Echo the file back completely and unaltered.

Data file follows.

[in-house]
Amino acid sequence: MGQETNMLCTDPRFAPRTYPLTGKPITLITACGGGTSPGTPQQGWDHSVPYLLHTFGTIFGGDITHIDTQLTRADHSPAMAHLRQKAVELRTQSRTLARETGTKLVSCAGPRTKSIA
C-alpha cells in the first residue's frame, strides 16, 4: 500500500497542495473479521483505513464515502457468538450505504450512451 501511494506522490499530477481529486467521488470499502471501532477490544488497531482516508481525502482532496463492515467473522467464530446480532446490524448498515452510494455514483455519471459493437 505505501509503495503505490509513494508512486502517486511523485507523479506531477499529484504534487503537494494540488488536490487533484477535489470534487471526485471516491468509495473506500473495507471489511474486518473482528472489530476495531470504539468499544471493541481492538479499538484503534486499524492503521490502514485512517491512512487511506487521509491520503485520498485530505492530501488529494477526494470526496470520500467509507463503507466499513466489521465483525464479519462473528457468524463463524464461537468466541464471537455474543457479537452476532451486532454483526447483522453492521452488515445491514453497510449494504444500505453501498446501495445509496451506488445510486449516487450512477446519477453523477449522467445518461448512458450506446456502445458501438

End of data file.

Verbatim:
[in-house]
Amino acid sequence: MGQETNMLCTDPRFAPRTYPLTGKPITLITACGGGTSPGTPQQGWDHSVPYLLHTFGTIFGGDITHIDTQLTRADHSPAMAHLRQKAVELRTQSRTLARETGTKLVSCAGPRTKSIA
C-alpha cells in the first residue's frame, strides 16, 4: 500500500497542495473479521483505513464515502457468538450505504450512451 501511494506522490499530477481529486467521488470499502471501532477490544488497531482516508481525502482532496463492515467473522467464530446480532446490524448498515452510494455514483455519471459493437 505505501509503495503505490509513494508512486502517486511523485507523479506531477499529484504534487503537494494540488488536490487533484477535489470534487471526485471516491468509495473506500473495507471489511474486518473482528472489530476495531470504539468499544471493541481492538479499538484503534486499524492503521490502514485512517491512512487511506487521509491520503485520498485530505492530501488529494477526494470526496470520500467509507463503507466499513466489521465483525464479519462473528457468524463463524464461537468466541464471537455474543457479537452476532451486532454483526447483522453492521452488515445491514453497510449494504444500505453501498446501495445509496451506488445510486449516487450512477446519477453523477449522467445518461448512458450506446456502445458501438